Hard conversations, simple paperwork help families avoid heartache

patient in bed focused on holding hand with loved oneIf you know Dr. Malec Mokraoui, you can imagine the look on his face when he talks about something he’s passionate about—his family here and in Algeria, the patients he’s served at Carle since 2001 and a family in crisis years before that.

At that time, Dr. Mokraoui had to be firm on the phone with a well-meaning adult child across the country who insisted on making decisions about a dying parent without considering what the siblings at the bedside were seeing.

“This person had no quality of life. Sometimes people have been through so much, they’re no longer themselves. Death is not a bad outcome sometimes,” he said, imploring people to make their end-of-life wishes known by understanding and completing advance directives.

Community members and healthcare professionals can learn about advance directives and more at a two-part event Saturday, April 15 at The Forum at Carle in Urbana. From 7:30 a.m. to 12:15 p.m., the My Life. My Health. My Voice. seminar provides a half day of education for $15 about:

  • Leaving a legacy
  • Health literacy
  • Hospice care and more

From 12:30 to 1:30 p.m., anyone can receive free help with advance directives at the now-annual program organized by Carle social workers.

“Advance directives give people a voice when they are unable to speak for themselves because of an injury or illness,” said Natalie Pankau, Carle social worker and event organizer. “Advance directives can ease family conflict by allowing us, as healthcare providers, to know and honor their wishes.”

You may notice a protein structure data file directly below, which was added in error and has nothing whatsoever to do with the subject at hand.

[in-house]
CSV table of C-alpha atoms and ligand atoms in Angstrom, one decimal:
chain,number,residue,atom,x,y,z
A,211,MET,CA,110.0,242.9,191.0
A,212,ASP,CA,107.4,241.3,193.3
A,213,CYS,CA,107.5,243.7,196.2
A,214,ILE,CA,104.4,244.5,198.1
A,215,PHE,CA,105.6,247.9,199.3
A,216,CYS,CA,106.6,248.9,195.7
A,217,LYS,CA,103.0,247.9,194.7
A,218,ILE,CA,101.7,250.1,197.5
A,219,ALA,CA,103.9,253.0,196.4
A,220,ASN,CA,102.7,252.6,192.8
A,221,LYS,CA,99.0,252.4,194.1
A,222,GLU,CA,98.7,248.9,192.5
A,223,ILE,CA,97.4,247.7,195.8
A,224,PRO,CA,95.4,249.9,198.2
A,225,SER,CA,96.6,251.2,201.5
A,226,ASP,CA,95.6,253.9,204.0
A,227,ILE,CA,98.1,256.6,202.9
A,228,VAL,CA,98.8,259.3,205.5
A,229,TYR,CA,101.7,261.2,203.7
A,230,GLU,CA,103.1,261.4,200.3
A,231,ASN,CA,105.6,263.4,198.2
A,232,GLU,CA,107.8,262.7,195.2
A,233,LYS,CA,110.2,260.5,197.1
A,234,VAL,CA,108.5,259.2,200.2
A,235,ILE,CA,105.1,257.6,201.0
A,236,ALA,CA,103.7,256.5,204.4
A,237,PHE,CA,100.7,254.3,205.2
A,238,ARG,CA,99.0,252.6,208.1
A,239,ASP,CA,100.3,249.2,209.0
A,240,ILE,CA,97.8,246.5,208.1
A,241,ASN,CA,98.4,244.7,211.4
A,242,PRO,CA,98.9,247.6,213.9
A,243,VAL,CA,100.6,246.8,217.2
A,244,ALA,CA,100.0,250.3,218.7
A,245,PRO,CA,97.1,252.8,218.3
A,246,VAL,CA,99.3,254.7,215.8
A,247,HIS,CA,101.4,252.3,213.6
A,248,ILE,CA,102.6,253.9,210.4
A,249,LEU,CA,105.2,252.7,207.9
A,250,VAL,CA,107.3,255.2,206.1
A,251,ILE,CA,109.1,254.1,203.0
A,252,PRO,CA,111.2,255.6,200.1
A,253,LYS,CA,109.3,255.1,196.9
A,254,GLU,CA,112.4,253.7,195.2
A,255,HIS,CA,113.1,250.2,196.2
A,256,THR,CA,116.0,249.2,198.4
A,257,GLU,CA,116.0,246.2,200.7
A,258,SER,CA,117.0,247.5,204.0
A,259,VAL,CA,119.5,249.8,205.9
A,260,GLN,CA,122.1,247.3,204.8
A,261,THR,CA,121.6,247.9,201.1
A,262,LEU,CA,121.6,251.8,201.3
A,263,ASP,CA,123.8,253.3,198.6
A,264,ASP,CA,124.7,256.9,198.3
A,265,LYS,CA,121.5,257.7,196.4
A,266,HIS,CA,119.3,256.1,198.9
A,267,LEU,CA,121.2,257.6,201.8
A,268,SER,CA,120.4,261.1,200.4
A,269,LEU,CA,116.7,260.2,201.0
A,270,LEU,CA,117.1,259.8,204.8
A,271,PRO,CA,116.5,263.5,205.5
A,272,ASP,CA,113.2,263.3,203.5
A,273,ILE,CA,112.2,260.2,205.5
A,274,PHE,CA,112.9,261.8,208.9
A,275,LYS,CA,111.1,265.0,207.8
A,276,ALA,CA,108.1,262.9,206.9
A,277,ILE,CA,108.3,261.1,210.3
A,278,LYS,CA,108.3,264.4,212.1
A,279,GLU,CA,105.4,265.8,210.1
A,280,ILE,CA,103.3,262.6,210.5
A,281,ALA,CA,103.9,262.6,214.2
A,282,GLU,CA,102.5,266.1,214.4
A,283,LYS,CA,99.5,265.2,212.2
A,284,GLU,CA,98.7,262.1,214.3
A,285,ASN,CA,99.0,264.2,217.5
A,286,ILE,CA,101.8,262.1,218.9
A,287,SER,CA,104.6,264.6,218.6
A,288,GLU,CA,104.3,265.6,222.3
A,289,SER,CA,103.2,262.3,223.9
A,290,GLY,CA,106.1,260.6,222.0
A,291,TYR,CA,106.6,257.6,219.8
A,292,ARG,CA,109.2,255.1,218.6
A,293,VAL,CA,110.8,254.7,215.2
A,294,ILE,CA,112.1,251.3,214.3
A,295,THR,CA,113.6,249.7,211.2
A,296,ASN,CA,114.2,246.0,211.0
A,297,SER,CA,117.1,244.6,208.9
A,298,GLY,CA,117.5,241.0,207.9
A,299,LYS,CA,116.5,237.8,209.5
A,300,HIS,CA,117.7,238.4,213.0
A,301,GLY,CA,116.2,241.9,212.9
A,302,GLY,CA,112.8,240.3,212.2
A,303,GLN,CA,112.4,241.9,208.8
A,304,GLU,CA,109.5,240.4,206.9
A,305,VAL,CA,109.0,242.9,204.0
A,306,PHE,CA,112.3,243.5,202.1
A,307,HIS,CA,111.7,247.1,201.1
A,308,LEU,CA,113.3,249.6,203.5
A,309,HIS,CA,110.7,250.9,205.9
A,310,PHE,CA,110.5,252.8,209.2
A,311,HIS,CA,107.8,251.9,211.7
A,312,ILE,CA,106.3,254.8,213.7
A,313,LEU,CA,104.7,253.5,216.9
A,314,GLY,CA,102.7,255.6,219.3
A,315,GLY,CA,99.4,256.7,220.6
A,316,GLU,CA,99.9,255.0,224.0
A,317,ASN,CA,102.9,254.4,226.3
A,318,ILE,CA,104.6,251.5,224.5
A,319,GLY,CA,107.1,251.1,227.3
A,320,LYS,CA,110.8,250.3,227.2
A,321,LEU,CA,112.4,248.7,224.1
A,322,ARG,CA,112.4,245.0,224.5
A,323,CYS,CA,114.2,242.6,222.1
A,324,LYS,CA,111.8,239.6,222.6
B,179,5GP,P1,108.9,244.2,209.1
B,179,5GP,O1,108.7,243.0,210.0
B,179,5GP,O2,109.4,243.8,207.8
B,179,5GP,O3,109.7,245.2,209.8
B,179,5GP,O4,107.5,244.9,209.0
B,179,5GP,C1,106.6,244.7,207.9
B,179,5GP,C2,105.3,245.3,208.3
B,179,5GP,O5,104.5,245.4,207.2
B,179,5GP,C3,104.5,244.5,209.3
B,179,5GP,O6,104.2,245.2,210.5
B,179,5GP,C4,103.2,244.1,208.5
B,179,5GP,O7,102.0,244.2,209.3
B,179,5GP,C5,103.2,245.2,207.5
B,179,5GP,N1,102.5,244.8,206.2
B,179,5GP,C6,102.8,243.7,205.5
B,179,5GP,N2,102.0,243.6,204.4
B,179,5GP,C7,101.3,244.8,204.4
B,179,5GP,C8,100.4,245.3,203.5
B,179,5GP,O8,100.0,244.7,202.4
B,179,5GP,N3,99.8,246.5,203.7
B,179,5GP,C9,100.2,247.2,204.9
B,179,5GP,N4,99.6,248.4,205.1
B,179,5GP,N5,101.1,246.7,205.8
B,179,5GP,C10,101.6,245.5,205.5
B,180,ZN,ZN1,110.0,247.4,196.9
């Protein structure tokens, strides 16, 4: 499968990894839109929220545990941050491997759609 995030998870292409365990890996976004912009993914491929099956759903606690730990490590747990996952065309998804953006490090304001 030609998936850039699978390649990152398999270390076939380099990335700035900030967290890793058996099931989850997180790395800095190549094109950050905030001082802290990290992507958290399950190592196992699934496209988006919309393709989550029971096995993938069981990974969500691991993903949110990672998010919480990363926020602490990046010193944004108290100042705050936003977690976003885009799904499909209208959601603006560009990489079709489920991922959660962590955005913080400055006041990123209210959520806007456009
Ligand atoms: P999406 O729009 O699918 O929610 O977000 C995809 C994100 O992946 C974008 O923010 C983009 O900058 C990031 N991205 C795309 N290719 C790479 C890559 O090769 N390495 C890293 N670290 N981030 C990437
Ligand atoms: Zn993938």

Health literacy—or understanding the sometimes-complicated processes patients face—is important, Pankau said, so patients’ families can serve as both skilled caregivers and strong advocates.

Dr. Mokraoui does counsel patients with certain implanted heart devices about advance directives.

“When a patient with a defibrillator specifies in their end-of-life wishes the circumstances in which they no longer want to be kept alive, we follow their wishes and turn the device off,” he said, adding the device will then no longer do its job of restoring a proper heart rhythm.

Dr. Malec MokraouiDuring these and similar conversations, Dr. Mokraoui relies on the relationships he’s built with his patients and their families.

“Showing empathy and staying in the moment are important,” he said. “One cannot be cavalier. We have to have an honest and candid discussion. We talk about quality of life.

“Often they don’t want to walk out without turning every stone. When we’ve done that, I encourage them to say what they want for themselves and for their families.”

While advance directives might be hard to talk about, Pankau and Dr. Mokraoui insist it’s worth it to avoid the heartache they’ve seen.

For information about Saturday’s event, please call 217-365-6235 or visit My Life. My Health. My Voice.